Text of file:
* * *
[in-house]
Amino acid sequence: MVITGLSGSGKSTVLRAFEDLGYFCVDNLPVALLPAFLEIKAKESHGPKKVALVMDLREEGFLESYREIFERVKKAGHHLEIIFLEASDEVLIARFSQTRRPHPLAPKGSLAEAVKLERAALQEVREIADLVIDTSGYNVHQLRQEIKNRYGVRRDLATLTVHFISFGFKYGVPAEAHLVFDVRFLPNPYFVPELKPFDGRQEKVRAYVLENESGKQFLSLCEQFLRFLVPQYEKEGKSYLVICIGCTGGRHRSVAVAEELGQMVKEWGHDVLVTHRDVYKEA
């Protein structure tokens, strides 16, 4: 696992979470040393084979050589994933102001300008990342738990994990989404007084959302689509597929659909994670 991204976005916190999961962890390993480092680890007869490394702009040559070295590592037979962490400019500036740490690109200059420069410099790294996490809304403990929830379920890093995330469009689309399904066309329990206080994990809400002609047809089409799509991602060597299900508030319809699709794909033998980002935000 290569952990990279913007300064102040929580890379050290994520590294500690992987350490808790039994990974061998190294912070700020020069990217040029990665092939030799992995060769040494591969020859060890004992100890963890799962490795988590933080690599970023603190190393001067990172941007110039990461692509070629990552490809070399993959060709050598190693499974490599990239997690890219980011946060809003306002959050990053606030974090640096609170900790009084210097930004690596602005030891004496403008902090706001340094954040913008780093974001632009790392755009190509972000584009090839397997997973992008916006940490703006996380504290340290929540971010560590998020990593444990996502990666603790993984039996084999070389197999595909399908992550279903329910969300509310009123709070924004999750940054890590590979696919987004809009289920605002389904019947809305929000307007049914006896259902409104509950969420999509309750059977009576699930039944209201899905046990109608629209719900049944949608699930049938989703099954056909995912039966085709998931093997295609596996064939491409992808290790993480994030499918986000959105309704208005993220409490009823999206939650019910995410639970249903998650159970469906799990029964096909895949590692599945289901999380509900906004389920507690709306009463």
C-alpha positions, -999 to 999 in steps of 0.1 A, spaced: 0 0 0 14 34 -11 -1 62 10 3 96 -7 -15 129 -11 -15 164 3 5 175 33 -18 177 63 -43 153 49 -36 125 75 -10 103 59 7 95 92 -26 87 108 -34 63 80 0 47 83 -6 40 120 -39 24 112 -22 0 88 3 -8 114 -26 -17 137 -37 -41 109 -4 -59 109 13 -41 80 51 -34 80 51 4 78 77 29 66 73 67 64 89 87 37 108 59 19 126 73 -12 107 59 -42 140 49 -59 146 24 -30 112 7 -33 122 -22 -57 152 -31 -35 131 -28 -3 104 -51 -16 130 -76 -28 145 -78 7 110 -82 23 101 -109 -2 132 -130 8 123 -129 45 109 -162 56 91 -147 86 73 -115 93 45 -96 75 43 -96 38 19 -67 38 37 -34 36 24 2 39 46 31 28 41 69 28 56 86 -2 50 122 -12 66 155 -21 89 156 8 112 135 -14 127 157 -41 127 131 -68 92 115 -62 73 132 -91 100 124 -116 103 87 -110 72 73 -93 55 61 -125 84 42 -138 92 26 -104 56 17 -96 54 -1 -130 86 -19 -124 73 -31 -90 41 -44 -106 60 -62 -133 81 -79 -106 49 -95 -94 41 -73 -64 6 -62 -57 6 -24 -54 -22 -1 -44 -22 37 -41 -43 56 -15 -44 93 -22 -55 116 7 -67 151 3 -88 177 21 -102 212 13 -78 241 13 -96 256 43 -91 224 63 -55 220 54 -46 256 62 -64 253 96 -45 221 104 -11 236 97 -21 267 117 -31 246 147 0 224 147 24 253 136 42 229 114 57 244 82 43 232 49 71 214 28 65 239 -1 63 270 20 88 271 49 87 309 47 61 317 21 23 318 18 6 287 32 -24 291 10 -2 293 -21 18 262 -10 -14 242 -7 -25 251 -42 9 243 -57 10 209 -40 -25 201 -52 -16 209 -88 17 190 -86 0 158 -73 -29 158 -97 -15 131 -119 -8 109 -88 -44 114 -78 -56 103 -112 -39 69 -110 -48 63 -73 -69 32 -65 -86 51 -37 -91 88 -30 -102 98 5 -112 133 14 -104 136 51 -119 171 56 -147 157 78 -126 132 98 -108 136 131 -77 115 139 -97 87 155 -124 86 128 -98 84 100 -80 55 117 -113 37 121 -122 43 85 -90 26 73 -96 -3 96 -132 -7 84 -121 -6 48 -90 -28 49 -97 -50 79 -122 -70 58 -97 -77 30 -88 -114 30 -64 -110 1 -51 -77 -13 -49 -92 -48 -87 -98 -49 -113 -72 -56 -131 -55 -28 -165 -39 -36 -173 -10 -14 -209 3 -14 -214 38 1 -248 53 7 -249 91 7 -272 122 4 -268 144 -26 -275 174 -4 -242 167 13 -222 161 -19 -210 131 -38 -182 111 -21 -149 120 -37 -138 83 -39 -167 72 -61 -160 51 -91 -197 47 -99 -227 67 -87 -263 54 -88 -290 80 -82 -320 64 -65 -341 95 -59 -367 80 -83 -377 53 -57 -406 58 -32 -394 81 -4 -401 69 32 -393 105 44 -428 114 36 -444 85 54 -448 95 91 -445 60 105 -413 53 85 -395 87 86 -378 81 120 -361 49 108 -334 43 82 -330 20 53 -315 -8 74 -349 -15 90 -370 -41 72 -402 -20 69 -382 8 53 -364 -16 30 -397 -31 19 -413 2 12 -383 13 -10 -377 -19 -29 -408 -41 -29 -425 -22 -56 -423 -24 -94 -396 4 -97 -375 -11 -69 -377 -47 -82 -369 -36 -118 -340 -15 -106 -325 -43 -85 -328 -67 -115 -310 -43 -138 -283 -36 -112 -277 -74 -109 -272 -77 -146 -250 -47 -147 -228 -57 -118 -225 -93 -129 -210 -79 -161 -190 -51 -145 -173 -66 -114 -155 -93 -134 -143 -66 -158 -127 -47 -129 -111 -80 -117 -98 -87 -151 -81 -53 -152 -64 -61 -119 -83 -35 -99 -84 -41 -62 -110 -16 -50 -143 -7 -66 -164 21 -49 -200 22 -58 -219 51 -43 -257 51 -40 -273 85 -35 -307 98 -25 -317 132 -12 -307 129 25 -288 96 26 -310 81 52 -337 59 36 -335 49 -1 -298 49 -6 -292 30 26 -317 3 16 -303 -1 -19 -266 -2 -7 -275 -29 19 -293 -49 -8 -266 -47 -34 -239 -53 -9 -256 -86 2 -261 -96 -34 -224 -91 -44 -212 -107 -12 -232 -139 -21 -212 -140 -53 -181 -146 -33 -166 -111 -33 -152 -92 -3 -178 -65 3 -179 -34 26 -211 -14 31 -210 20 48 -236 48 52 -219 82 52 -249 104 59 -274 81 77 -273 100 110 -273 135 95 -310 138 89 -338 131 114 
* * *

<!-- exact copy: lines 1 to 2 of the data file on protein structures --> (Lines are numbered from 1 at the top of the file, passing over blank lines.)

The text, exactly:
[in-house]
Amino acid sequence: MVITGLSGSGKSTVLRAFEDLGYFCVDNLPVALLPAFLEIKAKESHGPKKVALVMDLREEGFLESYREIFERVKKAGHHLEIIFLEASDEVLIARFSQTRRPHPLAPKGSLAEAVKLERAALQEVREIADLVIDTSGYNVHQLRQEIKNRYGVRRDLATLTVHFISFGFKYGVPAEAHLVFDVRFLPNPYFVPELKPFDGRQEKVRAYVLENESGKQFLSLCEQFLRFLVPQYEKEGKSYLVICIGCTGGRHRSVAVAEELGQMVKEWGHDVLVTHRDVYKEA